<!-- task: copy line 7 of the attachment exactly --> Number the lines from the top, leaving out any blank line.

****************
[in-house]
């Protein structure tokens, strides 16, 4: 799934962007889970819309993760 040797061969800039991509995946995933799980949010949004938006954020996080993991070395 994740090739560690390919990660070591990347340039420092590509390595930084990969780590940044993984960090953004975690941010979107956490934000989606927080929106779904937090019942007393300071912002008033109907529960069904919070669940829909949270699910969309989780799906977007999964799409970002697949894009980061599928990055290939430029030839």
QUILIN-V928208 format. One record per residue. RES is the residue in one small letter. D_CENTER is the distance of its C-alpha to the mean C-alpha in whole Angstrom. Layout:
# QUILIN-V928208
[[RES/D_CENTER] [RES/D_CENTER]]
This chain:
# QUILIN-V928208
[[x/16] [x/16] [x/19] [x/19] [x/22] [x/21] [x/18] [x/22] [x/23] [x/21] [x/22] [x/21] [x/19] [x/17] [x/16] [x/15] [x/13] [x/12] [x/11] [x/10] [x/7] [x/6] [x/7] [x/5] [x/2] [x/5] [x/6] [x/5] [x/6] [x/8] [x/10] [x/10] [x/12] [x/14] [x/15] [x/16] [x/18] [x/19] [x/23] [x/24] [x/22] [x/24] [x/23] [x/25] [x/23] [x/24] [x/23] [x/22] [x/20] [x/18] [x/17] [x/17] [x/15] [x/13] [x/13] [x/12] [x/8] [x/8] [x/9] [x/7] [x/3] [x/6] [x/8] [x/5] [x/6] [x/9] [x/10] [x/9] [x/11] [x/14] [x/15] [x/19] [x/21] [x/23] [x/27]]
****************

# QUILIN-V928208